As much of the UK prepares to vote in local elections this week, in this blog (adapted from our Victorian Commons site), Dr Philip Salmon discusses the origins of 19th century council elections and how they quickly became guides to national polls.
As barometers of political opinion, local elections have long had a special place in British politics, offering useful (though not necessarily accurate) guides to national trends. The link between local and national polls, however, has always been complex and has a curious history. As the pundits get to grips with this week’s local polls and what they might tell us about the next general election, spare a special thought for the original pioneers of England’s first town council elections.
England’s first modern council elections, established by the 1835 Municipal Corporations Act, were unbelievably complex by today’s standards. Held in the same year as the fourth general election to take place in less than five years, this brand new set of polls to create 178 elected town councils became highly politicised. What made 1835 especially unusual was the need to elect entire councils all in one go and then hold yet another poll to replace any councillors nominated as aldermen. In boroughs which were not divided into wards, electors might have the option to vote for as many as a dozen councillors on their ballot papers. Even in multi-ward constituencies they could usually pick six councillors. With both the Conservatives and Liberals putting forward candidates, along with a host of independent and radical contenders, the voting permutations and choices on offer became staggering.
In the six-seat wards of Shrewsbury, for example, council voters could chose one Tory and five Liberals, two Tories and four Liberals, half and half, four Tories and two Liberals, or five Tories and one Liberal. Each voter could also select different Tories and Liberals to make up these combinations, and of course the whole process could then be repeated by those who ‘plumped’ and opted to only use five, four, three etc. of all their six available votes. In theory (at least) Shrewsbury’s electors faced an astonishing 5,664 choices in these first town council elections. In nine-seat wards like those in Stockton, where two candidates vied for each council seat, there were an even more daunting 88,939 voting possibilities.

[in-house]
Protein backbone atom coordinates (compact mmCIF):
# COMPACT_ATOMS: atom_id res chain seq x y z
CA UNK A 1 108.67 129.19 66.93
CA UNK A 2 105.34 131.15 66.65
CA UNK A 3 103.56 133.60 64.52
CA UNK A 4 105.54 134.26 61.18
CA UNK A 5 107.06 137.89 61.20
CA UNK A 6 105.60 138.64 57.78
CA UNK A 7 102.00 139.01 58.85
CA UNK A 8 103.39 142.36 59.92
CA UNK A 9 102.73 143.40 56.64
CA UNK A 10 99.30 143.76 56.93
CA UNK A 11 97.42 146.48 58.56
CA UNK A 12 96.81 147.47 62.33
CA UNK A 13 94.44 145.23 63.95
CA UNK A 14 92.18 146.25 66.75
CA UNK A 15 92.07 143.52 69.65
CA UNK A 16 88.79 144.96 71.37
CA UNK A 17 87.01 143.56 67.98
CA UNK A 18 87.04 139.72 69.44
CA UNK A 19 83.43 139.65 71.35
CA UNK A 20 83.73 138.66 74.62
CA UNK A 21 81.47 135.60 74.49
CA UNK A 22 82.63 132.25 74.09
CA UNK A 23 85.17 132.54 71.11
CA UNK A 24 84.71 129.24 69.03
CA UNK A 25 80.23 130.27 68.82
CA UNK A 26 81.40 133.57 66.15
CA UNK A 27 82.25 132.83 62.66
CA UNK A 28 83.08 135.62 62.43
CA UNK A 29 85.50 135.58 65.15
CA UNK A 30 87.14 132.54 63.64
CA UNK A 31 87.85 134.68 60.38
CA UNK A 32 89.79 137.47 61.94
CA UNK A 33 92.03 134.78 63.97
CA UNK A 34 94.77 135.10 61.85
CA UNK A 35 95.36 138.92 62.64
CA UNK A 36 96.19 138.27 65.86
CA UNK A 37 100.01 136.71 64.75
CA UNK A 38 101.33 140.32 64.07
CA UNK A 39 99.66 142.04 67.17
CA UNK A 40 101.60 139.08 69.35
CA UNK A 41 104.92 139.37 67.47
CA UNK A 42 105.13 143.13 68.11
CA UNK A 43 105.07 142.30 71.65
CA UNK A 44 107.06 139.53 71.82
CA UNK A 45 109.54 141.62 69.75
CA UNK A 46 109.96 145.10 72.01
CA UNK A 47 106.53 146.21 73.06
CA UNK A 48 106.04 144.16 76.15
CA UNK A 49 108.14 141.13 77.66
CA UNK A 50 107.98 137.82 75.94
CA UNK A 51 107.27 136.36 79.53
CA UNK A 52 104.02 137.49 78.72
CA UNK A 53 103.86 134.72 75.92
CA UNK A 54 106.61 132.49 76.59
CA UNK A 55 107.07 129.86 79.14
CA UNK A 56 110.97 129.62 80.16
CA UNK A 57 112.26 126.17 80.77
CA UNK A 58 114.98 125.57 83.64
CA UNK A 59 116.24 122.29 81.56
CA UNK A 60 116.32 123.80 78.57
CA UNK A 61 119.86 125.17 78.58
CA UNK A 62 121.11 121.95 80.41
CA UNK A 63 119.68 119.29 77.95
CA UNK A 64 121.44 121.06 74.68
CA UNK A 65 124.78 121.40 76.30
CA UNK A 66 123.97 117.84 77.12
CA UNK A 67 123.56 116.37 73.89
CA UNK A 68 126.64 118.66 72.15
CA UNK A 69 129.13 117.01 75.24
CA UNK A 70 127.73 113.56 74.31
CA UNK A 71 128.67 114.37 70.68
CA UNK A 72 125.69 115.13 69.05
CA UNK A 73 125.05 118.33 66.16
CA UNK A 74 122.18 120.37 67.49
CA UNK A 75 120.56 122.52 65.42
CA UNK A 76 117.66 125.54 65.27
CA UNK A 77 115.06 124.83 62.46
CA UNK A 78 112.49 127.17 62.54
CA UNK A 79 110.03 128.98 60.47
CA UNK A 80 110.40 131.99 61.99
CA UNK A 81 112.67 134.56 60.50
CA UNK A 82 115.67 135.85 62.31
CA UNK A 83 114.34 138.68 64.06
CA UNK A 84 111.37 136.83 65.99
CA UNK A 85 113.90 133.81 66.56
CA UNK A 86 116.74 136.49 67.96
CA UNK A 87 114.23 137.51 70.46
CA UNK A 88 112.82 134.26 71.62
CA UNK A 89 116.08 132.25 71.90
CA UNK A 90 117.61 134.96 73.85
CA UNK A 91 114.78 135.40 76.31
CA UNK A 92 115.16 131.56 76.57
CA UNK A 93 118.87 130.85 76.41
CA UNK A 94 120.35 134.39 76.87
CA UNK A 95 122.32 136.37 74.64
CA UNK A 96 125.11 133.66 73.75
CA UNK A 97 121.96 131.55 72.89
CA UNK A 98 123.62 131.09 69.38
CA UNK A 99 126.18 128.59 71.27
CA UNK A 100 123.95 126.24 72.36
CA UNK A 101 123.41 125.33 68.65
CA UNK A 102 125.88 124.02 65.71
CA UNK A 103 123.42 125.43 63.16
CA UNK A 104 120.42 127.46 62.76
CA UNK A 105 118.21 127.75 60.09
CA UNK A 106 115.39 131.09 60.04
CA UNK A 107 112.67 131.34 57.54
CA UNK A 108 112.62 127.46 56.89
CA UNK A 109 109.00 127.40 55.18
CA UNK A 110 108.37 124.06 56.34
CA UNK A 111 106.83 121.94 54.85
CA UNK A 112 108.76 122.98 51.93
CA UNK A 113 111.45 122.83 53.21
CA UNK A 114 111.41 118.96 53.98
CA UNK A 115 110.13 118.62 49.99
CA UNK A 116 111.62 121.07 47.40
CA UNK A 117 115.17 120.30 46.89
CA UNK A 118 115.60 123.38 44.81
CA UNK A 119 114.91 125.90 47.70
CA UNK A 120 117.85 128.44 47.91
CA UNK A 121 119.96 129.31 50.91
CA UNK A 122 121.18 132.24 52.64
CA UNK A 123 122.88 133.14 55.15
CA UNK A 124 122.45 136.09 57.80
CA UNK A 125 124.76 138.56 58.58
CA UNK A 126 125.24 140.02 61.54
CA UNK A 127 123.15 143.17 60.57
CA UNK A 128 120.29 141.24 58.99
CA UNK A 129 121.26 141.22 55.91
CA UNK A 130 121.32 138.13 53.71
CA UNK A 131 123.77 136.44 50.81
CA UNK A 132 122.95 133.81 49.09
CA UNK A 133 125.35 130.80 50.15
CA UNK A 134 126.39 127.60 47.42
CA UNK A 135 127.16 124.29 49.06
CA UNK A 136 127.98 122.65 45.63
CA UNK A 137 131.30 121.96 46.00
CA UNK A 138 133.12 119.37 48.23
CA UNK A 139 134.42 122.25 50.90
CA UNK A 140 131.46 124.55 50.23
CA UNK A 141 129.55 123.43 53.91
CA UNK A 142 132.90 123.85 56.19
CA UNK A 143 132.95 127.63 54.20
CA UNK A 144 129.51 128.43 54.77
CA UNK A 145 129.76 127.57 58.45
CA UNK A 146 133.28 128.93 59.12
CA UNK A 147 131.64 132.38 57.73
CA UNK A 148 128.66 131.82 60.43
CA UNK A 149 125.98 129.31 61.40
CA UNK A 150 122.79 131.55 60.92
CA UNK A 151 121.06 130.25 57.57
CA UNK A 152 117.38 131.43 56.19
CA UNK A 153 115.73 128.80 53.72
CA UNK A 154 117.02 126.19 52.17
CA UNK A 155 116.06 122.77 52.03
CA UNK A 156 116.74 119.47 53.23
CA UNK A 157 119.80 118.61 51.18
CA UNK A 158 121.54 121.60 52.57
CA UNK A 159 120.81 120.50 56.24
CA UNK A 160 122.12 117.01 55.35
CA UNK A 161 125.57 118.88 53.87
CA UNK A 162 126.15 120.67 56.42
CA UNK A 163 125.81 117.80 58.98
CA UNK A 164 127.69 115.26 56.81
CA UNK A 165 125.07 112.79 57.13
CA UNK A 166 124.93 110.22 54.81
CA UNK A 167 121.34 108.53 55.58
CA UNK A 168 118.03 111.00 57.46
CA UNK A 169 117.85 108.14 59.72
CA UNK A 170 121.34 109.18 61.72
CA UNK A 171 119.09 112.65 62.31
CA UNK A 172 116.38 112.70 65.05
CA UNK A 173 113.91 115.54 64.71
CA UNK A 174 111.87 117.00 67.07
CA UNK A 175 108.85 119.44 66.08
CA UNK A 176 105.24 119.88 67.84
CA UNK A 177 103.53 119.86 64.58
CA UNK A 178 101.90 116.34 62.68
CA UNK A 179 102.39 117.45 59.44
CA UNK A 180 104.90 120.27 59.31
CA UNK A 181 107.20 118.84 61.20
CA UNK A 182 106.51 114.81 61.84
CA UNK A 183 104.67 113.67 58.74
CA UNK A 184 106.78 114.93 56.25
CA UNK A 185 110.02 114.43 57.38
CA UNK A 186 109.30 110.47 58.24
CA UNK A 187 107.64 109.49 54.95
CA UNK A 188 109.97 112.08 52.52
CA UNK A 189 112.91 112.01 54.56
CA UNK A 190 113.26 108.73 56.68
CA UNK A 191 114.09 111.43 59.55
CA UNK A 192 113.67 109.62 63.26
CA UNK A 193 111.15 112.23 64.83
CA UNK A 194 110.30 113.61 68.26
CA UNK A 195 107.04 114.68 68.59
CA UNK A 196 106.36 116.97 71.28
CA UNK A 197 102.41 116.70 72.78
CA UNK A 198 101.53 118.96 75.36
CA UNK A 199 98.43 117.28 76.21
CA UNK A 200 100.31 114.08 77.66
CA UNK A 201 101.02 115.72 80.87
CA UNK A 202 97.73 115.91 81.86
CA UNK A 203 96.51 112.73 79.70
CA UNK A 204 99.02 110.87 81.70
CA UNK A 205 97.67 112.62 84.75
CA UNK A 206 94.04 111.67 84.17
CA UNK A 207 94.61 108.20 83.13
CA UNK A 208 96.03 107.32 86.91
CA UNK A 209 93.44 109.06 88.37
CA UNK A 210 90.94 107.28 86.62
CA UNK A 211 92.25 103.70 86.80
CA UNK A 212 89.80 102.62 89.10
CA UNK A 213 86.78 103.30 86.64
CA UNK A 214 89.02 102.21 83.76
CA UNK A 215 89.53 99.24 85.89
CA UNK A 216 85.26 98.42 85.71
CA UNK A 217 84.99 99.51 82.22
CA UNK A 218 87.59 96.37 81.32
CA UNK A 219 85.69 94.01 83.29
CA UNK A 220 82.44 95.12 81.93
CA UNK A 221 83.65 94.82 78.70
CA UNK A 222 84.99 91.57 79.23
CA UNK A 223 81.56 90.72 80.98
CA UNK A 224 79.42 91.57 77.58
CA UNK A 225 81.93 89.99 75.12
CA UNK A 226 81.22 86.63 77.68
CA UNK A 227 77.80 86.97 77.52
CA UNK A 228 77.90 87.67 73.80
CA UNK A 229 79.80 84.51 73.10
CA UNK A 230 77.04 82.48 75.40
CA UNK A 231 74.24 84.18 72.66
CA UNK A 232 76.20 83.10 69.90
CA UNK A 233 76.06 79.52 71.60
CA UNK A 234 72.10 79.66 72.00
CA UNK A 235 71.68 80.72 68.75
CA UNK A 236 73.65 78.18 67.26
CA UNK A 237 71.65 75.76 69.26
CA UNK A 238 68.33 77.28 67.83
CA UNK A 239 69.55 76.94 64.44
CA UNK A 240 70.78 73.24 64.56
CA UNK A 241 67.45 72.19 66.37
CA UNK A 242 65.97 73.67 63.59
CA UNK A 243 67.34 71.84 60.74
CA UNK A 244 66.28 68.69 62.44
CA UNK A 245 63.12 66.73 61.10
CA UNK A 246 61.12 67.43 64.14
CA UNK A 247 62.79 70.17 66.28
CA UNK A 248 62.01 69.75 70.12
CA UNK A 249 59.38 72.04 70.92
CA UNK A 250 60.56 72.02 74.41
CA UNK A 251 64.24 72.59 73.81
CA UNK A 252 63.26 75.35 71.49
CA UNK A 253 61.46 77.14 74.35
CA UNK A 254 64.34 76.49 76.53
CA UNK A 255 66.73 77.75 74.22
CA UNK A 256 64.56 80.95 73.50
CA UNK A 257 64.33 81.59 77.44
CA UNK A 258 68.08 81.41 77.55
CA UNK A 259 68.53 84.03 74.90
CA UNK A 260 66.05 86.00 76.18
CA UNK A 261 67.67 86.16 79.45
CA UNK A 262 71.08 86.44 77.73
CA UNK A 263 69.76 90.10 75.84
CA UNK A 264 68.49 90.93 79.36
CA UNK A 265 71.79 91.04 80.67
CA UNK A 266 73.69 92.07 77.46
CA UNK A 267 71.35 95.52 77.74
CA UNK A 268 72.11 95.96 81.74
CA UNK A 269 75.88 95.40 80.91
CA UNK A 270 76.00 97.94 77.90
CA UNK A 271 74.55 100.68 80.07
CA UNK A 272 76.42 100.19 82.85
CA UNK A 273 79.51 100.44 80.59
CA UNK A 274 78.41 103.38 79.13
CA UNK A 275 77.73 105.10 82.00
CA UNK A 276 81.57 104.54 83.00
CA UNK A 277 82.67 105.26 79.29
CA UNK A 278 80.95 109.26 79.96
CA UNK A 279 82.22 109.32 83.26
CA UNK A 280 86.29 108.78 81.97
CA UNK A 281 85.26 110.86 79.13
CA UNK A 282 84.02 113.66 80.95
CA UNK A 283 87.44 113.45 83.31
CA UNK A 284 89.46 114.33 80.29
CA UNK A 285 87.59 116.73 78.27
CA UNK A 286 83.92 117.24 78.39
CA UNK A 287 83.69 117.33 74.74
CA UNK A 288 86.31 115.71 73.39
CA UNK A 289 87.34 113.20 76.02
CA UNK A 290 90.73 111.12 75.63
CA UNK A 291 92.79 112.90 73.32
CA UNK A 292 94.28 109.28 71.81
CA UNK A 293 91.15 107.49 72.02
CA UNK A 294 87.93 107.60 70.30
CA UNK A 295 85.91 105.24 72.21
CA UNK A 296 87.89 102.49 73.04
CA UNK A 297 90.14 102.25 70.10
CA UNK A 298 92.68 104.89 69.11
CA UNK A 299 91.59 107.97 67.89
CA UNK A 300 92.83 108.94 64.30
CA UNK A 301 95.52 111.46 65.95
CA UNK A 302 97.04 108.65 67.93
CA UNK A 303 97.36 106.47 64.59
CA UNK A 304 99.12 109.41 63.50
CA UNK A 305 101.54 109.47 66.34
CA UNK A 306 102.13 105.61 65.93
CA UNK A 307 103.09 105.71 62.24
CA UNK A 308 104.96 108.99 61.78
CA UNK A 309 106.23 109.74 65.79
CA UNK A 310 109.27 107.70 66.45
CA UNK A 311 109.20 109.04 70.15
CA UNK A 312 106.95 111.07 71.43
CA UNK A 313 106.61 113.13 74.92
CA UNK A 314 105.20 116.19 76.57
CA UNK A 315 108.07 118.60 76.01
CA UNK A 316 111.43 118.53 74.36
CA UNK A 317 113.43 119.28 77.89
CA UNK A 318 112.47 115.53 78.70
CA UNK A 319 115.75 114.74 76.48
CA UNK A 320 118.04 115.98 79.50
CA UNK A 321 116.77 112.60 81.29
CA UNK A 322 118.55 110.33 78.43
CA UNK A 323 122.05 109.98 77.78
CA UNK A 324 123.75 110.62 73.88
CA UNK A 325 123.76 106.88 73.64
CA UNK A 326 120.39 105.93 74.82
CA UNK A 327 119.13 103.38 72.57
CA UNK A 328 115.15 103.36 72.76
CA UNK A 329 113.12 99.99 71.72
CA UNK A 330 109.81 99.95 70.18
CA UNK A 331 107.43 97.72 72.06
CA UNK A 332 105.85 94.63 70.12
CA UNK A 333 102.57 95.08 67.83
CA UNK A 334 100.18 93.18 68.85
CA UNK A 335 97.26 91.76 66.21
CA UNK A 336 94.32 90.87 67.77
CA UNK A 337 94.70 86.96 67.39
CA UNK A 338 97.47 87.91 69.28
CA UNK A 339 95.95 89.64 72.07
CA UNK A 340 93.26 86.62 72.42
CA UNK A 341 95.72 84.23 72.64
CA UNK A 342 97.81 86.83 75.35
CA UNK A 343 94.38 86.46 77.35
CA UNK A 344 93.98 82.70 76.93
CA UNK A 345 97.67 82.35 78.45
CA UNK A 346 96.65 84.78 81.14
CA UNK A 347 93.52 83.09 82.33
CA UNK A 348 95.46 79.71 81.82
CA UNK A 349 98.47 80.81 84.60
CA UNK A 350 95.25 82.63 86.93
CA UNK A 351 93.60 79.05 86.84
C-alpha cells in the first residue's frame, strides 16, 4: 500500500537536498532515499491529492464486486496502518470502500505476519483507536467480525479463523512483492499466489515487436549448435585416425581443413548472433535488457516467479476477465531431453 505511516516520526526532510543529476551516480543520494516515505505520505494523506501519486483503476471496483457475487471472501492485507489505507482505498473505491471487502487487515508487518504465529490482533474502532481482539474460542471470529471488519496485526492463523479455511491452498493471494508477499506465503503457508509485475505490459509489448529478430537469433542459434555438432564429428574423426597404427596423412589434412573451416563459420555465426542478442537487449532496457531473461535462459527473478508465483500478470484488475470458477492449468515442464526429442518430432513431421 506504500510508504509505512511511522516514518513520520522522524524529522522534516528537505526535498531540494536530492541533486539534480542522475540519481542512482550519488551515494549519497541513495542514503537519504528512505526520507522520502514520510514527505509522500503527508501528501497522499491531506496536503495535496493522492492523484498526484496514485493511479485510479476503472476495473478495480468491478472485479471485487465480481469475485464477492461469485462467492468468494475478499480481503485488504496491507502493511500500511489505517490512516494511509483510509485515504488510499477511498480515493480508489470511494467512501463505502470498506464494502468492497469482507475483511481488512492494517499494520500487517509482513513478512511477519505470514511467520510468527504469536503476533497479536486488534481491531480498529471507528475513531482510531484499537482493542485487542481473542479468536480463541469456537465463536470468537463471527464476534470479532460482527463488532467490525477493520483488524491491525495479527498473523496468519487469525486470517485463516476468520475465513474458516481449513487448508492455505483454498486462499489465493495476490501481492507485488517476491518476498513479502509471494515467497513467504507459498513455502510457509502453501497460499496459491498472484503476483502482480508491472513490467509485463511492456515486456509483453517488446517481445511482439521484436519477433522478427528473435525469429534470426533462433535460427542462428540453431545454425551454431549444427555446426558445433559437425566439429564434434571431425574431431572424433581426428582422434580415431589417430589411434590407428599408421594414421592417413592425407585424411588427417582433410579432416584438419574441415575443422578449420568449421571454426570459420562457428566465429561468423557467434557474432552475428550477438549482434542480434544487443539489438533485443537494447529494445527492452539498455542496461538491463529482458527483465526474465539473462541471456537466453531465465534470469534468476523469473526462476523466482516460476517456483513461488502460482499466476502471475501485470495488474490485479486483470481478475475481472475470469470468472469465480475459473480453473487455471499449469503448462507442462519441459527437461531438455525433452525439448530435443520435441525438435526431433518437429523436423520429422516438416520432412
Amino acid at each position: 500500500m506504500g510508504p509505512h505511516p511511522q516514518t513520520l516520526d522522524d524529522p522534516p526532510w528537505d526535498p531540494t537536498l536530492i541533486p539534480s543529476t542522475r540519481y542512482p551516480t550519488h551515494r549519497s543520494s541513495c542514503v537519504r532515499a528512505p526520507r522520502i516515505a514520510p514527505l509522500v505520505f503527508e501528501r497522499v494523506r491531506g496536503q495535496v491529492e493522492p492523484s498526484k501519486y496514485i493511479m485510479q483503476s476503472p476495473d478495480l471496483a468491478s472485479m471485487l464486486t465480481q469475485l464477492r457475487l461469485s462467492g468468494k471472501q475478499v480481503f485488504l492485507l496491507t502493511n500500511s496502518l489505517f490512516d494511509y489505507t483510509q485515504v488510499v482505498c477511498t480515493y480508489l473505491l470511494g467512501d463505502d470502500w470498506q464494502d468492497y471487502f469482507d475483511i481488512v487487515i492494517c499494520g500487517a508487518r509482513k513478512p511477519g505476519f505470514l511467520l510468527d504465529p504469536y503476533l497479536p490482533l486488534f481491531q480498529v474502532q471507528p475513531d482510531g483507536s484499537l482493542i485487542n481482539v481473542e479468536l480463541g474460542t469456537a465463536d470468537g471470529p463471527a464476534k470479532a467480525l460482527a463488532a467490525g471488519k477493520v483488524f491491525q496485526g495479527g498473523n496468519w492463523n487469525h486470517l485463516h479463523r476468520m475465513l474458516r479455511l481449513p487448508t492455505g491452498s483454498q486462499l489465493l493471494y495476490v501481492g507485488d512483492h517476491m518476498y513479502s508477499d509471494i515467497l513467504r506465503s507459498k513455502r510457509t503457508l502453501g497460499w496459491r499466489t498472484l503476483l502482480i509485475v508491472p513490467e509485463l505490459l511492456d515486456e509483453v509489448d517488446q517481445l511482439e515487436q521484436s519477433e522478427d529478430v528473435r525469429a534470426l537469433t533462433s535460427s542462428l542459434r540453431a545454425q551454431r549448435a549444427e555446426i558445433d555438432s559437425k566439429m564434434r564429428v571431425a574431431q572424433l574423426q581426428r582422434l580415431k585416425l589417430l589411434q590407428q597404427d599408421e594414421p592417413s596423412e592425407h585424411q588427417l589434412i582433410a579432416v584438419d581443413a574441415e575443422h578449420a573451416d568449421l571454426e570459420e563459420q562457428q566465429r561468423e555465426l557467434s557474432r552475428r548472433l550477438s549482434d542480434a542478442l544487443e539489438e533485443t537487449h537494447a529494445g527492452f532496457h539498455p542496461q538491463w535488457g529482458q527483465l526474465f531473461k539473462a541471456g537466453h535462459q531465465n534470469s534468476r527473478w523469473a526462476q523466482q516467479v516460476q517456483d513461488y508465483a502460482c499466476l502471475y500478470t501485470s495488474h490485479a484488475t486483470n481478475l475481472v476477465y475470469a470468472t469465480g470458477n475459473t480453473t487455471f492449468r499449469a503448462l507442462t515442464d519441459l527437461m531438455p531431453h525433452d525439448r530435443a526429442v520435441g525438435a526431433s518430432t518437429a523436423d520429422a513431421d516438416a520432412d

The way politicians and activists responded to these extraordinary first council elections laid the foundations for the type of national party involvement in local polls that still remains in place today. Rather than leaving anything to chance, and run the risk that voters might choose opposing parties or simply make mistakes, local Conservatives and Liberals began to prepare and distribute pre-printed ballot papers listing all their own candidates. Fig. 1 shows the list produced by the Liberals in one of Shrewbury’s wards, as used (and adapted) by Henry Westwood of Coleham. This was the first widespread use of printed ballot papers – of the kind used in modern elections – on this sort of national scale. Unlike today, however, all of these 19th century voting papers still had to be signed by the elector before being handed in – it would not be until 1872 that the secret ballot was introduced for council and parliamentary elections.
Using these pre-printed ballots proved extremely popular. As a result England’s first council elections showed a remarkably high-level of party-based voting, with many voters supporting exactly the same party that they had backed in general elections. Not everyone complied with this arrangement, however. As well submitting hand-written voting papers, which remained perfectly permissible, electors often altered the pre-printed party lists by crossing out names and adding their own choices (see Figs. 1 & 2).
One upshot of all this was that local election results became far more important than they otherwise might have been as potential indicators of national party strength. With so many municipal electors qualifying for the parliamentary franchise, largely because of similar voting qualifications and overlapping registration systems, national party leaders inevitably began to take a keen interest in the outcome of local polls.
In 1838, for instance, one election agent in Dover confidently informed the Tory leaders that the ‘new mayor’ and ‘other vacancies in the municipal body will … be supplied from the Conservative party, so that there may be reason to expect a corresponding improvement in the Parliamentary franchise’. In a similar vein, the future Conservative PM Sir Robert Peel was advised the following year that ‘the municipal election is already ours and this ascendancy will ultimately operate upon the parliamentary return’. The outcome of many local elections in the late 1830s was widely seen as laying the foundations for the defeat of the Liberals and the Conservative landslide victory in 1841.
Today’s political leaders will inevitably be scrutinising this week’s local elections for indications of how their parties could perform in the next general election. Whether these local polls will be as useful a barometer of national party strength as they were in the early Victorian era, however, remains to be seen.
P. Salmon, ‘Local politics and partisanship: the electoral impact of municipal reform, 1835’, Parliamentary History, xix (2000), 357-376 VIEW
J. A. Phillips, ‘England’s “other” ballot question: the unnoticed political revolution of 1835’, in C. Jones, P. Salmon & R. Davis (ed), Partisan politics, principle and reform in parliament and the constituencies, 1689-1880 (2005), 139-163
Find more blogs from our Commons 1832-1868 project at the Victorian Commons blog site.